icon bookmark-bicon bookmarkicon cameraicon checkicon chevron downicon chevron lefticon chevron righticon chevron upicon closeicon v-compressicon downloadicon editicon v-expandicon fbicon fileicon filtericon flag ruicon full chevron downicon full chevron lefticon full chevron righticon full chevron upicon gpicon insicon mailicon moveicon-musicicon mutedicon nomutedicon okicon v-pauseicon v-playicon searchicon shareicon sign inicon sign upicon stepbackicon stepforicon swipe downicon tagicon tagsicon tgicon trashicon twicon vkicon yticon wticon fm
5 Oct, 2015 11:38

Washington’s hidden hand in Central Africa bloodshed

Washington’s hidden hand in Central Africa bloodshed

The Central African Republic is teetering on the brink of catastrophe, with millions of people cut off from vital humanitarian aid amid a renewal of deadly sectarian clashes. What is scarcely being reported, however, is that the murky involvement of American special forces could tip the country into all-out civil war.

In the past week, dozens of civilians have been killed in clashes between Christian and Muslim militias in the Central African Republic’s capital, Bangui. The latest round of violence was sparked after a Muslim taxi driver was attacked and decapitated by machete-wielding gangs. That in turn led to reprisals against Christian communities.

UN humanitarian aid chief Stephen O’Brien warned that the country was on the brink of disaster with more than 40,000 people having fled the capital in recent days. In total, some 2.7 million people – half the country’s population – are at risk of being cut-off from the humanitarian aid upon which they depend for survival. The worsening sectarian strife is simply making it too dangerous for relief agencies to operate.

Potentially adding fuel to this crisis is the disclosure last week that US Special Forces are liaising with one of the militia sides in the Central African Republic (CAR). The group the US forces have struck up a liaison with are known as the Seleka rebels, whose members are mainly Muslim.

For the past two years, the Seleka have engaged in a low-intensity war with the rival Christian “anti-Balaka” faction in a power struggle for control of the country. The CAR is rich in gold, diamonds, timber and uranium. The landlocked state has a landmass equivalent to that of its former colonial ruler France, yet a population less than 10 percent of France’s. Since gaining independence from France in 1960, the country has witnessed five coup d’états, some with French covert involvement.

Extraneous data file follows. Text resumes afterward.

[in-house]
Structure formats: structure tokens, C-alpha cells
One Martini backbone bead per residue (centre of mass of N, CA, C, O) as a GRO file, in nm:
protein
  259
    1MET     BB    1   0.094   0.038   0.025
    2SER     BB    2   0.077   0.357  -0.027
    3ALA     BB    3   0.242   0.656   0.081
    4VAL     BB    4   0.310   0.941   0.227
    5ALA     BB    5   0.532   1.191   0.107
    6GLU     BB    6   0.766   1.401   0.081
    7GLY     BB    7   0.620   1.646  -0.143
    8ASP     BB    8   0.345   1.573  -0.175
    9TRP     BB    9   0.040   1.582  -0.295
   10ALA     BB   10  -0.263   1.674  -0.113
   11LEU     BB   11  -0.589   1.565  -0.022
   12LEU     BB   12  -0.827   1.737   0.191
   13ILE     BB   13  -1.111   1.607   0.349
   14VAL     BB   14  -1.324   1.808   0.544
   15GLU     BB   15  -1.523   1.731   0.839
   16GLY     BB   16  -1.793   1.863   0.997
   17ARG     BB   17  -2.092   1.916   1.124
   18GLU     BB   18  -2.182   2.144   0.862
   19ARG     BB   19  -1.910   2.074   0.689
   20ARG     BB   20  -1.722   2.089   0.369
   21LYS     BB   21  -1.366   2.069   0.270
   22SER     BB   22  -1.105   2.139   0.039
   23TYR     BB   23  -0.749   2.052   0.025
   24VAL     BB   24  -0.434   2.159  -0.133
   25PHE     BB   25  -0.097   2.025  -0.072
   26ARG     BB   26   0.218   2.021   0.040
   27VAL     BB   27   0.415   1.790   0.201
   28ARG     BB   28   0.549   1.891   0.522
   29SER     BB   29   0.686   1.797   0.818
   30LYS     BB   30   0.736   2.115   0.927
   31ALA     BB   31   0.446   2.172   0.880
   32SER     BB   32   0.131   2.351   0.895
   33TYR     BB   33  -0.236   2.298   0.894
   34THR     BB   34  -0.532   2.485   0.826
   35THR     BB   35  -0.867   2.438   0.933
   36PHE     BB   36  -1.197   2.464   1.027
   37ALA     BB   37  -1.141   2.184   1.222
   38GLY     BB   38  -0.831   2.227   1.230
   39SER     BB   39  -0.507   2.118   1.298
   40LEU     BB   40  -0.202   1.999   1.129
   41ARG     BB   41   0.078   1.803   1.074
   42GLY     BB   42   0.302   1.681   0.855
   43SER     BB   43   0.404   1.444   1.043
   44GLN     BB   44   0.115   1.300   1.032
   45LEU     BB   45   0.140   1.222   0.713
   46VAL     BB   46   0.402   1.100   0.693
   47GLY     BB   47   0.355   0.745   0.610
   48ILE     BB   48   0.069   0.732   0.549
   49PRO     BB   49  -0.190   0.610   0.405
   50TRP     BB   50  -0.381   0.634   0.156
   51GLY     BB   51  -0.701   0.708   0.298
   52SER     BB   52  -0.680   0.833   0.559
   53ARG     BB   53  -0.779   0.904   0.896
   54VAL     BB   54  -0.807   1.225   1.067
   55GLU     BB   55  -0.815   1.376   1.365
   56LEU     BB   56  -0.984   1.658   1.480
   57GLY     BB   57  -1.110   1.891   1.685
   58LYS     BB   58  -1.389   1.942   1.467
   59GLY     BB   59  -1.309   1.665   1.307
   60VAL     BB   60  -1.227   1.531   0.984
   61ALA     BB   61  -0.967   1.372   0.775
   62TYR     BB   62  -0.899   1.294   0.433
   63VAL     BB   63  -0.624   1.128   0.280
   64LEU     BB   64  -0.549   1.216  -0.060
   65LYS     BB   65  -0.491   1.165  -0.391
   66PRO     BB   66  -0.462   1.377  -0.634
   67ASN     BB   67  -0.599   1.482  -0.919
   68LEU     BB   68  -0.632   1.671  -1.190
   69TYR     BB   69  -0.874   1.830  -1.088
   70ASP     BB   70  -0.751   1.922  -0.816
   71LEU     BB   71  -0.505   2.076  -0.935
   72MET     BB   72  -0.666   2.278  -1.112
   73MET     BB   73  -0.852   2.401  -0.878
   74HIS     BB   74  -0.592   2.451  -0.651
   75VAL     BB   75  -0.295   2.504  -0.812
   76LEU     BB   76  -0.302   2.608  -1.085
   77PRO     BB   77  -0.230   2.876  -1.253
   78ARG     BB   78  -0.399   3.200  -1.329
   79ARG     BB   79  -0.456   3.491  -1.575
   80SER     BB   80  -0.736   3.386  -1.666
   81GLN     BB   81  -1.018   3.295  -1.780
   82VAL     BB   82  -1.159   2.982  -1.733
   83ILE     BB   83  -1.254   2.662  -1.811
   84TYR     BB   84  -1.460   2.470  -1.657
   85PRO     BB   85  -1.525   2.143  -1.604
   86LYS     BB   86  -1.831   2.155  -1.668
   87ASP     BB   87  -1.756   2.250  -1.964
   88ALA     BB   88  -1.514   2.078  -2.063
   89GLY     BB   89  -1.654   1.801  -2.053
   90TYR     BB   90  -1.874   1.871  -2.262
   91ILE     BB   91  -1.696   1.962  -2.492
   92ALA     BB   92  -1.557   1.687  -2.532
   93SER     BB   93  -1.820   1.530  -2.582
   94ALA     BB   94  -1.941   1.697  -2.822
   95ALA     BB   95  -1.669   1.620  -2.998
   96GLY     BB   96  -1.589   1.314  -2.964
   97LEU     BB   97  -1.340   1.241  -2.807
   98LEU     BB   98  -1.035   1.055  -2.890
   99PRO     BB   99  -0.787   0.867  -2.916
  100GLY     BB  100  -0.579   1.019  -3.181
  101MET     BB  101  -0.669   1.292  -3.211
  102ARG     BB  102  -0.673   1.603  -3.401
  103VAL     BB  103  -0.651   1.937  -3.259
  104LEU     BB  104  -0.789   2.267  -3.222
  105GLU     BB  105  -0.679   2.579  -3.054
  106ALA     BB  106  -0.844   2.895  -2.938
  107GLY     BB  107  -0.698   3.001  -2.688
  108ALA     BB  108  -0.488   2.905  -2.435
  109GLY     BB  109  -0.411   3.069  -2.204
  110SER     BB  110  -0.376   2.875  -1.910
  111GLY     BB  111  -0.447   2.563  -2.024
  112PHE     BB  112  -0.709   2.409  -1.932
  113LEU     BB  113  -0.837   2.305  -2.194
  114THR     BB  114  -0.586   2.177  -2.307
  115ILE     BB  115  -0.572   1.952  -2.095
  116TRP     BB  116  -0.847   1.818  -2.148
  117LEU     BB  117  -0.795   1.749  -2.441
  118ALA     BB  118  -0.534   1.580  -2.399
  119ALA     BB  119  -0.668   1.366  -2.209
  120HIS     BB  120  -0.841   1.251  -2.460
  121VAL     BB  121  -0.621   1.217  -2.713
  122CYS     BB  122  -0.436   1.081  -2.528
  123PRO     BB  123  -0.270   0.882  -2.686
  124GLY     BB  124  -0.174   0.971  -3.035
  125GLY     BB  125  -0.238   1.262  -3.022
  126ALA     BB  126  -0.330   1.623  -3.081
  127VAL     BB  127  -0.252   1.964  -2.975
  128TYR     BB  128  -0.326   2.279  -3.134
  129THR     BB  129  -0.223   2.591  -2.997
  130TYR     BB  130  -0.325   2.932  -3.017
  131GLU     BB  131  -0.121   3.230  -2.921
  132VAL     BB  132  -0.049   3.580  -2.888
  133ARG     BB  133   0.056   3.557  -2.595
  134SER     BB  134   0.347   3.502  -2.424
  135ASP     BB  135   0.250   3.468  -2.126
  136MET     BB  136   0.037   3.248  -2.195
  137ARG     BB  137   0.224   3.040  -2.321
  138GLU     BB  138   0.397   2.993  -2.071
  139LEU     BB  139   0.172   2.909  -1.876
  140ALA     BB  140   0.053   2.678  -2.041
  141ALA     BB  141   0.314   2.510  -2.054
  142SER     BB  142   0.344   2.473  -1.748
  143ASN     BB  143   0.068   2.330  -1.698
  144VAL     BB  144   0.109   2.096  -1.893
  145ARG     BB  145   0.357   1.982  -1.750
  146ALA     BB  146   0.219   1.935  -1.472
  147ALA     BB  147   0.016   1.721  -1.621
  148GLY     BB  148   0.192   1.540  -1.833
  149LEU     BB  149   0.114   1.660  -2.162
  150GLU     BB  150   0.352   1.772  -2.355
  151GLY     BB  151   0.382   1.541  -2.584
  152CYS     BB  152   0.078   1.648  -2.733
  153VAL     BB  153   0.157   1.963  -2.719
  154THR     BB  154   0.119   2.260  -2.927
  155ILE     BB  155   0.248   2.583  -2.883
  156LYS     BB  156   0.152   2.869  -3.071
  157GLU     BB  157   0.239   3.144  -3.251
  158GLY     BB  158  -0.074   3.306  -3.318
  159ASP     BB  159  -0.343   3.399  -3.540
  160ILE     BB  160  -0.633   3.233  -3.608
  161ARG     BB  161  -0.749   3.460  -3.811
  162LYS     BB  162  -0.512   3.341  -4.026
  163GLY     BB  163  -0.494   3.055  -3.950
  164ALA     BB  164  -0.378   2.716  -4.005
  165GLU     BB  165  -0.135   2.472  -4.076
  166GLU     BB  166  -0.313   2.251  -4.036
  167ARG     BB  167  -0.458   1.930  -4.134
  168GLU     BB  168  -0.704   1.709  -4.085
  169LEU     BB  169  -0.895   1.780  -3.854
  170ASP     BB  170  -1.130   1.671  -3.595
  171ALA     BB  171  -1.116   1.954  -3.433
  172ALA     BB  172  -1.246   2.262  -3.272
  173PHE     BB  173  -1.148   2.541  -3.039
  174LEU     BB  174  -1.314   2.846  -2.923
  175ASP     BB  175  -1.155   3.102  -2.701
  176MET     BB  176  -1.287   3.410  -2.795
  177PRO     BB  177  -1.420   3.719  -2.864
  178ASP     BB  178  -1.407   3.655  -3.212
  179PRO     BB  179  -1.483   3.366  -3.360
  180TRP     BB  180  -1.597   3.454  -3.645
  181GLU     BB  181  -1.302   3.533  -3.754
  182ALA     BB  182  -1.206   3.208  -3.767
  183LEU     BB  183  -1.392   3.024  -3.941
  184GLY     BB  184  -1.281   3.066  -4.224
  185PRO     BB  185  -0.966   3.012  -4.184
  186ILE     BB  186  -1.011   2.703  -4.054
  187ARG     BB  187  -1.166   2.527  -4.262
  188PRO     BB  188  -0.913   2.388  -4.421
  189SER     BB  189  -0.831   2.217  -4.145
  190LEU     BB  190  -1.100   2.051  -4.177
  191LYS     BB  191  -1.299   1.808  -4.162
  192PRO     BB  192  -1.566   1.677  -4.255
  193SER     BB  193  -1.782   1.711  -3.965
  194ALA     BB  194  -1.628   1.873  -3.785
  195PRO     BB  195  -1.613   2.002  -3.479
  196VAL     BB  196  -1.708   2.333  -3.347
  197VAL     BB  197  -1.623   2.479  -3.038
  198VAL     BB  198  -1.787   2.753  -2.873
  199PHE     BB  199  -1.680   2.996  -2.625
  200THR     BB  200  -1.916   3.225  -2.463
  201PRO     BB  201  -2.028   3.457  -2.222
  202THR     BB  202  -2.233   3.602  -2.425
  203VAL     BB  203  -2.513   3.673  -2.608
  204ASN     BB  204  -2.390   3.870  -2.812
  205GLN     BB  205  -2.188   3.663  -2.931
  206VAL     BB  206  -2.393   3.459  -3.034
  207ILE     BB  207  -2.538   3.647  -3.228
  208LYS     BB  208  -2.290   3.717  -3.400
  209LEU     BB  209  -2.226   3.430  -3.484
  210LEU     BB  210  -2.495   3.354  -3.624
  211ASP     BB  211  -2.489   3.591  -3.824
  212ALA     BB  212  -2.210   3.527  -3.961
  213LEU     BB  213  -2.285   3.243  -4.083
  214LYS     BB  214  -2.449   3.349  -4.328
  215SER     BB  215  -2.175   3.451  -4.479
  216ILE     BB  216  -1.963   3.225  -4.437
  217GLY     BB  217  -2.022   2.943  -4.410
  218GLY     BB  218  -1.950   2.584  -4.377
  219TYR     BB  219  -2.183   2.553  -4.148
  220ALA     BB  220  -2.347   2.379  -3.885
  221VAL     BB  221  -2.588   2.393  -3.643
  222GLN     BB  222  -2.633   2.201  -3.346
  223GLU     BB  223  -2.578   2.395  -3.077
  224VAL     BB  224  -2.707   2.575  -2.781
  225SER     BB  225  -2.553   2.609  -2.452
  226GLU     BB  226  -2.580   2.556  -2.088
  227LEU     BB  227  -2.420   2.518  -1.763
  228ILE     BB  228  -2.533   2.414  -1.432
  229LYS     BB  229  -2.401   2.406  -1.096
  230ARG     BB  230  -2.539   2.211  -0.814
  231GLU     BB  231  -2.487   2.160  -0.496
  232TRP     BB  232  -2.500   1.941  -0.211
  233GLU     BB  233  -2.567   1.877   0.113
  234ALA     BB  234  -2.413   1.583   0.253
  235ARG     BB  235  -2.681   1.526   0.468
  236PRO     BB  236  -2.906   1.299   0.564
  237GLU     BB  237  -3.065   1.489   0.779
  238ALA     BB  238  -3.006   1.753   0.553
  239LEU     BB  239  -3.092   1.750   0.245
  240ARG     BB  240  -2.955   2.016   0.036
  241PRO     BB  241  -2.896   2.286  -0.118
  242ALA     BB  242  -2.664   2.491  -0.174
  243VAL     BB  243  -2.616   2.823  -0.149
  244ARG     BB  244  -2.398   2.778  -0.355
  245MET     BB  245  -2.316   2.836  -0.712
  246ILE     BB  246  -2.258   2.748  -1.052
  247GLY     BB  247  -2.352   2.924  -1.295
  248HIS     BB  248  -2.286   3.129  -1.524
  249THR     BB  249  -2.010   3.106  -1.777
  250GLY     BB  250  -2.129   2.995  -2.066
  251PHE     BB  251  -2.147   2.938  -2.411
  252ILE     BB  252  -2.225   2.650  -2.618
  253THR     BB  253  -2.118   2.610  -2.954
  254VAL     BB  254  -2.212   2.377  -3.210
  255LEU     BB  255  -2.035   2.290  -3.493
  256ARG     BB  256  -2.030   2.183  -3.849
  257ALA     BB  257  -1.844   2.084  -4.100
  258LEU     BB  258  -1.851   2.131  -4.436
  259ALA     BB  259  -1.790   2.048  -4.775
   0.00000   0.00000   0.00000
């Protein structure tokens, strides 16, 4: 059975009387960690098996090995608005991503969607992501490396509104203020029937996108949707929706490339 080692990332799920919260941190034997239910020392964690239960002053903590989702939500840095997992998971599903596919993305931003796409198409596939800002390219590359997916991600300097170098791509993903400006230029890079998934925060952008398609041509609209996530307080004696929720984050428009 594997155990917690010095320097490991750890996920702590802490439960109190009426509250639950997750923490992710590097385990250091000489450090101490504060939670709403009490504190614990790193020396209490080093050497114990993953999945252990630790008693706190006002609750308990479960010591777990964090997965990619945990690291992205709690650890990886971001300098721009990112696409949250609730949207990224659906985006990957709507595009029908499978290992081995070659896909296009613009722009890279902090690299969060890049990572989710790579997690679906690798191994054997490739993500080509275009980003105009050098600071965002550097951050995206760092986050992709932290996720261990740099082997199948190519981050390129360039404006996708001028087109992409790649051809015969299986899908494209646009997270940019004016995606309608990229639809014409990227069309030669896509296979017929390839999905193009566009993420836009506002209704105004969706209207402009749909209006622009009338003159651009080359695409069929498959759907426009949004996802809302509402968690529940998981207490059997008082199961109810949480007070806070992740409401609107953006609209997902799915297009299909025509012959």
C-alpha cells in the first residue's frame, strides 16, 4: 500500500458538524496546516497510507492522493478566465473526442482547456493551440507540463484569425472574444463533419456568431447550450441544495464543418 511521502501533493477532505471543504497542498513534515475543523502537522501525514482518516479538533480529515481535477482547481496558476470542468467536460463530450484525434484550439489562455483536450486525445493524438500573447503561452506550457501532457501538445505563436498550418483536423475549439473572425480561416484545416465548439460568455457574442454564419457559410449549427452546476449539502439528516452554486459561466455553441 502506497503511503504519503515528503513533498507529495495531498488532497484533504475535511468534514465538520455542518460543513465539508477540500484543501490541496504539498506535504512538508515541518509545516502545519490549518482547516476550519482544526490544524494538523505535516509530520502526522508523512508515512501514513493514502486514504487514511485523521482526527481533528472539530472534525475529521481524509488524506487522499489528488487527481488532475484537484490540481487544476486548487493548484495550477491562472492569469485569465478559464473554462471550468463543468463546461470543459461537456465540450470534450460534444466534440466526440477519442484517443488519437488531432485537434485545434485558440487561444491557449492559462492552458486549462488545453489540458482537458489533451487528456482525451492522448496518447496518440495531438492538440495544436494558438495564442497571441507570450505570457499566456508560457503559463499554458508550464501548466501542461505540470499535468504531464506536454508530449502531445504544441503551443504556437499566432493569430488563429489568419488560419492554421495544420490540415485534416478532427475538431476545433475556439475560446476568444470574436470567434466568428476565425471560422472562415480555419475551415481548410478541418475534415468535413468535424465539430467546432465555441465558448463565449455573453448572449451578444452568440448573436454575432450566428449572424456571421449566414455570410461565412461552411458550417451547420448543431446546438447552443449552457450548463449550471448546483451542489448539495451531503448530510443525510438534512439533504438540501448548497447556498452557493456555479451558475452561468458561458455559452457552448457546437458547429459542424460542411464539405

Thousands of civilians have been killed so far in the two-year sectarian cycle of violence, with millions of people displaced, often seeking shelter in makeshift jungle hideouts. The very real danger is that perceived American backing for one side over the other could trigger an even greater scale killing.

Last week, the Washington Post reported that American special forces had set up a jungle base in the northeast of CAR, where the Seleka militia has their stronghold. “The Pentagon had not previously disclosed that it is cooperating with Seleka and obtaining intelligence from the rebels. The arrangement has made some US troops uncomfortable,” according to the Post.

The stated objective of the US military is to hunt down a notorious warlord, Joseph Kony, who runs a guerrilla outfit known as the Lord’s Resistance Army (LRA). Kony and his LRA are believed to be responsible for mass atrocities and the recruitment of child soldiers.

Originally from Uganda, Kony and his LRA gained notoriety when a US-based charity Invisible Children released a video nearly four years ago publicizing the group’s violations. With various American celebrities endorsing the video, US President Barack Obama sent Special Forces to four African countries with the mission of tracking down Kony and his accomplices. Those countries include Uganda, South Sudan, the Democratic Republic of Congo and the Central African Republic.